I'm back from Zambia.
Got back the day before Thanksgiving. I've almost entirely lost the knack of sleeping on airplanes, so long flights -- and Johannesburg-Frankfurt is over ten hours -- now turn into all-nighters. The plane wasn't full, but there was a very annoying young woman who refused to move to a nearby seat ("But I like this seat") so I was blocked from stretching out. So, finished a book on the barbarian migrations of late antiquity and the early medieval period; fifty pages of Gardner on Chaucer; a nature documentary; a few minutes of "Life on Mars" (the American version; didn't impress); and the first "Best of the Who" album.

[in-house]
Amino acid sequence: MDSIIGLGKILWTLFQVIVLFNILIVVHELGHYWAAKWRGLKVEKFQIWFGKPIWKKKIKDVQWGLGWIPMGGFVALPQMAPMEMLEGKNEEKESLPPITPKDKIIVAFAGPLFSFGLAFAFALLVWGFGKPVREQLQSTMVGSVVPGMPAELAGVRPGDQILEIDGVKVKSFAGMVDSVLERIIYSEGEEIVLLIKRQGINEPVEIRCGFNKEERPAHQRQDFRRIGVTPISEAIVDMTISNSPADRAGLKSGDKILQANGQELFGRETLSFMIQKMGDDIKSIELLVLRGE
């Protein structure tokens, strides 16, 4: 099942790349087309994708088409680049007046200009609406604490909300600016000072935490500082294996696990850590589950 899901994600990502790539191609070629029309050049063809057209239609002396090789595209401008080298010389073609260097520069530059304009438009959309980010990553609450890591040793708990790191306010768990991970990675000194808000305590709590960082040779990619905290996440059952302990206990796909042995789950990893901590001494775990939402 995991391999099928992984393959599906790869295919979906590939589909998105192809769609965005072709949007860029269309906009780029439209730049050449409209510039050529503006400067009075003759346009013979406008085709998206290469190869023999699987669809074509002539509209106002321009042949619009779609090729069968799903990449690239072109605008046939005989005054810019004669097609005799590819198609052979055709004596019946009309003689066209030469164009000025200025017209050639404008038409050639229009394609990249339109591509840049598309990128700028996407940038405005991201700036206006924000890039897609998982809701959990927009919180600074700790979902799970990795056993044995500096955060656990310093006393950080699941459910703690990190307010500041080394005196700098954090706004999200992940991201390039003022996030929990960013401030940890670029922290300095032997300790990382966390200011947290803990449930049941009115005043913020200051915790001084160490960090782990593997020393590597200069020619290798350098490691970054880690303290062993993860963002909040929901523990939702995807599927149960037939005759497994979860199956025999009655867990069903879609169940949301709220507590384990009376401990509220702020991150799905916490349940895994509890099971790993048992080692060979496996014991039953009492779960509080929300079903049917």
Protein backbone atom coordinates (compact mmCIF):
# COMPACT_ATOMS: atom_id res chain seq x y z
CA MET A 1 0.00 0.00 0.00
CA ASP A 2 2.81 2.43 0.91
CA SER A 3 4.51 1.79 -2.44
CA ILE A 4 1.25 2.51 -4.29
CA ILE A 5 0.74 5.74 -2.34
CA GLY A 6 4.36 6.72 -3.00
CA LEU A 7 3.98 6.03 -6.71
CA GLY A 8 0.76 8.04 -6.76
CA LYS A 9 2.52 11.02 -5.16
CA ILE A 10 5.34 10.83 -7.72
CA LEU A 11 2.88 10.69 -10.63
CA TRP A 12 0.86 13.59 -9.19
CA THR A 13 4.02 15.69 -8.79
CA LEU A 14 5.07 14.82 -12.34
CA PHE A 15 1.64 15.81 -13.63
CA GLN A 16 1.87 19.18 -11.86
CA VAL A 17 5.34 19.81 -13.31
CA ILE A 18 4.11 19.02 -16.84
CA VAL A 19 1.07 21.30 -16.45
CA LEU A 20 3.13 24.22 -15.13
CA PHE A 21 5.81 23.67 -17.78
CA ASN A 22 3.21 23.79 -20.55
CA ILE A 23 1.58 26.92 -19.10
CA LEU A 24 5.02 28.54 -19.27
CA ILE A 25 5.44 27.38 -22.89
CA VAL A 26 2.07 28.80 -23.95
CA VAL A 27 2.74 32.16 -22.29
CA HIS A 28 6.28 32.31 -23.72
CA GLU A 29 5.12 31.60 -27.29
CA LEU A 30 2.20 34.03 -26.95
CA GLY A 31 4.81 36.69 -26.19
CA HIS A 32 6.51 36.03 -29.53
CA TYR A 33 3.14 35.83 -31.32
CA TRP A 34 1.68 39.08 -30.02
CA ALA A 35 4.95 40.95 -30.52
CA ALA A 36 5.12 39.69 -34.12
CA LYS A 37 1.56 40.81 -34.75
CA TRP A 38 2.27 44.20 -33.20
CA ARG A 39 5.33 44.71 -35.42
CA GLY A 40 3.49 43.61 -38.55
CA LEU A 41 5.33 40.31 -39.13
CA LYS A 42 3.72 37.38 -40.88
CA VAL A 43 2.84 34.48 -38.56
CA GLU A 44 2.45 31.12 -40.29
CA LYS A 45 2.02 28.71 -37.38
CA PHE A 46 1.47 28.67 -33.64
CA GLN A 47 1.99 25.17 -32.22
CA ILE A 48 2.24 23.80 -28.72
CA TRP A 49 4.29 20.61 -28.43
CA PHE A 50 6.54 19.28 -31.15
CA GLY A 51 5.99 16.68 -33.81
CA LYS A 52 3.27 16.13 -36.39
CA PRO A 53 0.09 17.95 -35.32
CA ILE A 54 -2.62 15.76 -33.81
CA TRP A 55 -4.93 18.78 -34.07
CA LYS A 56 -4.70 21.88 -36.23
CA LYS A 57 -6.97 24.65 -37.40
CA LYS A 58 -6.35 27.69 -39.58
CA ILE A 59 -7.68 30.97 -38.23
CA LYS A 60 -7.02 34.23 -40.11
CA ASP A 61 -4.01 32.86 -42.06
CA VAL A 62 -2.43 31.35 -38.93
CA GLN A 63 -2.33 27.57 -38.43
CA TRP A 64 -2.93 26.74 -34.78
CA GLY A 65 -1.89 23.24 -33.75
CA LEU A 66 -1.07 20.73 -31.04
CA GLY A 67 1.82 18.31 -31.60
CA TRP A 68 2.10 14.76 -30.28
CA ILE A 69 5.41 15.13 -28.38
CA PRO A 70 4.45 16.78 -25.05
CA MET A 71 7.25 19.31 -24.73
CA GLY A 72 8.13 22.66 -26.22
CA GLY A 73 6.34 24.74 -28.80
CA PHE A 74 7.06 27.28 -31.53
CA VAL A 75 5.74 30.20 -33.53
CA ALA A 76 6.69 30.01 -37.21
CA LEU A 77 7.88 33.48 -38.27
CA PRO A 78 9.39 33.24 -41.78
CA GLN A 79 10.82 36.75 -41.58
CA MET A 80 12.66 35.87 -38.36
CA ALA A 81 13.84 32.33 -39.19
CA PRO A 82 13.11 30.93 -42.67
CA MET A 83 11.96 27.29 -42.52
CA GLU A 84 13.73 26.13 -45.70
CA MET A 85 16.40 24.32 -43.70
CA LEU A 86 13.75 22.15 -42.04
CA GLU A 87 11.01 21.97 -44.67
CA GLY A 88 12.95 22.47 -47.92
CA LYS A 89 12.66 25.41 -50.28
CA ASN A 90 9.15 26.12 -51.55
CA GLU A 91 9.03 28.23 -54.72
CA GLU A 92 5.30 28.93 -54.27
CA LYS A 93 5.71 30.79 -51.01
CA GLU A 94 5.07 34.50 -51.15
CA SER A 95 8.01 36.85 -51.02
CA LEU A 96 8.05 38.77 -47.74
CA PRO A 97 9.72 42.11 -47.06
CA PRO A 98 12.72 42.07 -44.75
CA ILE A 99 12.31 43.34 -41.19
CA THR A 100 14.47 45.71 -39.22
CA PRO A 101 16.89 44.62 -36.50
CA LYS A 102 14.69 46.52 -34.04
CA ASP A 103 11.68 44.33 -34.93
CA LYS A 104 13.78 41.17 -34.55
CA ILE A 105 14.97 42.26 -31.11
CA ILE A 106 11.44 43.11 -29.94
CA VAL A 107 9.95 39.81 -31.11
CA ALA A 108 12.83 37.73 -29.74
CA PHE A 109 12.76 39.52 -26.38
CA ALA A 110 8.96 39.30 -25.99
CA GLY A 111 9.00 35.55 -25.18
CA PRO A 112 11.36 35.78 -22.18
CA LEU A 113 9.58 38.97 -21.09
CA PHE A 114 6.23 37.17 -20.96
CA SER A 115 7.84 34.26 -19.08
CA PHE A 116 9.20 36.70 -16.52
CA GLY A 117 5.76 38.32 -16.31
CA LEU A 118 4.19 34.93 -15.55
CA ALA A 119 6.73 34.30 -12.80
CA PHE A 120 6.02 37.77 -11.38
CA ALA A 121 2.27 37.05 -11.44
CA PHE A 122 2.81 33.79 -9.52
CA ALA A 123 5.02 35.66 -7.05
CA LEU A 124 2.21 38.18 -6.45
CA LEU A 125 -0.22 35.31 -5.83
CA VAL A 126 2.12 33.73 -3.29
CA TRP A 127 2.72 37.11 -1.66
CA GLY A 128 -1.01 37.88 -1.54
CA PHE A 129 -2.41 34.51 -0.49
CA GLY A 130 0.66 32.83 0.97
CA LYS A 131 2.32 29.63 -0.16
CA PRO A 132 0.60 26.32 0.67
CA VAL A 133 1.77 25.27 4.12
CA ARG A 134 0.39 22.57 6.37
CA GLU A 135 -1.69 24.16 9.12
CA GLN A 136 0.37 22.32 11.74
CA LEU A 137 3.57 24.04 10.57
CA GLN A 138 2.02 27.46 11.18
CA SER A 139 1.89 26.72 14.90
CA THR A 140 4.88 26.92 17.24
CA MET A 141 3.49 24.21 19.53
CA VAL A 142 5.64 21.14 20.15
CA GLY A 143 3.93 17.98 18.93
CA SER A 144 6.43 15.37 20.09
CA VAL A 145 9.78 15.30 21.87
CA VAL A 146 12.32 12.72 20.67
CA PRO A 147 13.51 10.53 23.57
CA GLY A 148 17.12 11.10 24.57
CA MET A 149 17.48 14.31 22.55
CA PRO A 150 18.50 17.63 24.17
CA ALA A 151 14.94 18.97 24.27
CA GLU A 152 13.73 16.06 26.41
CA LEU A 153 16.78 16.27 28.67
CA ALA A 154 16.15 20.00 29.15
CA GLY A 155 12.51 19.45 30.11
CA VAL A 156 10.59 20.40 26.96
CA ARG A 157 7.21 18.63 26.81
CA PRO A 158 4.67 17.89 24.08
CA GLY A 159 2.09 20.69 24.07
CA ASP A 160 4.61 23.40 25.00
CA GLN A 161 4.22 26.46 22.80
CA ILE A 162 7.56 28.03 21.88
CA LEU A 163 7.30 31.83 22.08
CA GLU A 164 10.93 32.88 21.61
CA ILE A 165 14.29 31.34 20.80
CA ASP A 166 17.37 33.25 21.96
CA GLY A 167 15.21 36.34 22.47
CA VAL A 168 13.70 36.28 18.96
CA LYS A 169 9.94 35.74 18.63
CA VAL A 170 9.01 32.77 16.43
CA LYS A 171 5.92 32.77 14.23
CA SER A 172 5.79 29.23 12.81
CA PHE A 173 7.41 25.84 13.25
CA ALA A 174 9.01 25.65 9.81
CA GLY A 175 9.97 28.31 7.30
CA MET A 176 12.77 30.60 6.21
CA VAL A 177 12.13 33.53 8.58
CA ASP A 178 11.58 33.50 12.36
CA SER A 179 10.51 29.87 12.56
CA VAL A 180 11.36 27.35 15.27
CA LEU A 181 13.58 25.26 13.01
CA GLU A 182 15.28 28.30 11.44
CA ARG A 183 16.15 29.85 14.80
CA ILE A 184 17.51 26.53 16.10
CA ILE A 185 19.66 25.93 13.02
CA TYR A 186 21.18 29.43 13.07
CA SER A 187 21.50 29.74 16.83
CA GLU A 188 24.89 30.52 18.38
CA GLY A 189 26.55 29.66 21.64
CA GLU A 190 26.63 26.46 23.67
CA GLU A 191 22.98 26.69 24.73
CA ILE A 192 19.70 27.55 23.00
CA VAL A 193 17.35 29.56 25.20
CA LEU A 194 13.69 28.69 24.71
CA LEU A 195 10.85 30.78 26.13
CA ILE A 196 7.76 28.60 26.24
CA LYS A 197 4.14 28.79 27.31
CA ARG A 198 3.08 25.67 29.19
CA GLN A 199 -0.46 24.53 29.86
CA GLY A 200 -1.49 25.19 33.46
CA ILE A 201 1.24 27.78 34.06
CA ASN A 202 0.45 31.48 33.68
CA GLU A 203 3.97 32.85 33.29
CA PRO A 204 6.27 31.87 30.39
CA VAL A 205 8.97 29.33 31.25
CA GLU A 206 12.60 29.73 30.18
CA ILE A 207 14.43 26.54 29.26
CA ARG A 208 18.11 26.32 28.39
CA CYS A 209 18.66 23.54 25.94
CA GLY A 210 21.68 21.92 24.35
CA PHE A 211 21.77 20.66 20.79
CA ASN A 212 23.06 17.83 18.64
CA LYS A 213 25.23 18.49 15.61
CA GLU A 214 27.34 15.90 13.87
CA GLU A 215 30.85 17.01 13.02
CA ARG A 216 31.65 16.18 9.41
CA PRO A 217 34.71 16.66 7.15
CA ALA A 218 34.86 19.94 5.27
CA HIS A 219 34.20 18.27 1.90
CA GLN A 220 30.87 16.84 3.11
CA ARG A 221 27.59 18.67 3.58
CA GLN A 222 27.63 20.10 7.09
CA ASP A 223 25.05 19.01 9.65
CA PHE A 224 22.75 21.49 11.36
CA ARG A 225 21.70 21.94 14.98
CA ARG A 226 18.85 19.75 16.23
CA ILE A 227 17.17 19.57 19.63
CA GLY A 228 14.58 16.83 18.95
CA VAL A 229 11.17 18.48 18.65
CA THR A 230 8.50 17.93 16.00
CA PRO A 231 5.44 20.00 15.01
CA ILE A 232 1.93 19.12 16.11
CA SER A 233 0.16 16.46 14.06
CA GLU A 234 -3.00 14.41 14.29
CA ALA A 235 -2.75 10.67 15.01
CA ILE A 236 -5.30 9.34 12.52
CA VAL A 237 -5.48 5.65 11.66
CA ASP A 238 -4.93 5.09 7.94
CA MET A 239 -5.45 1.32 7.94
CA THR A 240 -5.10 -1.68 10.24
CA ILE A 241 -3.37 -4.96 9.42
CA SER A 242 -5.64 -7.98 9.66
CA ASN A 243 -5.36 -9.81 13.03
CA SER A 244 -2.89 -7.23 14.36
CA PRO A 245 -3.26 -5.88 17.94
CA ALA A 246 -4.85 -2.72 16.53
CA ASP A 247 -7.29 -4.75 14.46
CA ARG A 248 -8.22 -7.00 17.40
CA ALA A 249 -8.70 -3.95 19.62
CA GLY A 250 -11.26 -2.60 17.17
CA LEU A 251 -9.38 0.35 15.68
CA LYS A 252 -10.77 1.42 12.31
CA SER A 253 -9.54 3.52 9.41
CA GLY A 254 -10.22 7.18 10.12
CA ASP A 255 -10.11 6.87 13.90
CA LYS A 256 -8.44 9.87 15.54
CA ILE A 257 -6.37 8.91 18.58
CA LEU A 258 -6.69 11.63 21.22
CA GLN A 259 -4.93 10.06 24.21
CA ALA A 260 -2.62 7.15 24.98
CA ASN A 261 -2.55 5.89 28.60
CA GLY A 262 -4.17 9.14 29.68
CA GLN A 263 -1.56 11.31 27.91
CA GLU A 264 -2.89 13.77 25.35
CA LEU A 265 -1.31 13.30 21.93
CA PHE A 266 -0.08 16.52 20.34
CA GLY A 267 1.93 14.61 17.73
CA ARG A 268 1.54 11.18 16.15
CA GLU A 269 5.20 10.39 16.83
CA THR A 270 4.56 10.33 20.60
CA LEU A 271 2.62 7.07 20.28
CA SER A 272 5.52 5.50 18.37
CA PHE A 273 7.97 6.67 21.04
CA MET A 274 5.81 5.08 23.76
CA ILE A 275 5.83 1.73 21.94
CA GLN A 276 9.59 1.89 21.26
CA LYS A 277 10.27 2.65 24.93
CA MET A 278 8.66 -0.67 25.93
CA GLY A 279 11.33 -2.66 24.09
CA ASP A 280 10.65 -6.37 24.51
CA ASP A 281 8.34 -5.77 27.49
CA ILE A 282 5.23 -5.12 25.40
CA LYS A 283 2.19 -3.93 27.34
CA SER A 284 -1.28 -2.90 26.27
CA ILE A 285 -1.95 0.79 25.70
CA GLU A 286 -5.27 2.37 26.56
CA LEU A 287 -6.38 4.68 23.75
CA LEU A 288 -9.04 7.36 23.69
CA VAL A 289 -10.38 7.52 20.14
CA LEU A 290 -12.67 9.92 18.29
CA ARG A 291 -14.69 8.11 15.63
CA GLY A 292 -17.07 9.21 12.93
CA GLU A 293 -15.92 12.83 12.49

-- The barbarian book was interesting. It was Peter Heather's Empires and Barbarians, and I have a number of bones to pick with it that are beyond the scope of a blog post. (Fewer pots, more genes and pollen counts, and cut 75% of the academic wrangling.) But it made the intriguing and plausible point that a lot of ethnogenesis in late classical Europe took place against a background of intense violence. We think of Huns and Goths and Franks and whatnot as solid masses, neat black arrows moving across Europe's landscape to pierce the frontiers of Rome. But in fact most of these were probably groups-of-groups, accumulated from smaller warbands hammered together under the stress of invasion and war. Smaller groups that didn't agglomerate were at a military disadvantage; they disappeared, or are remembered only by specialist historians.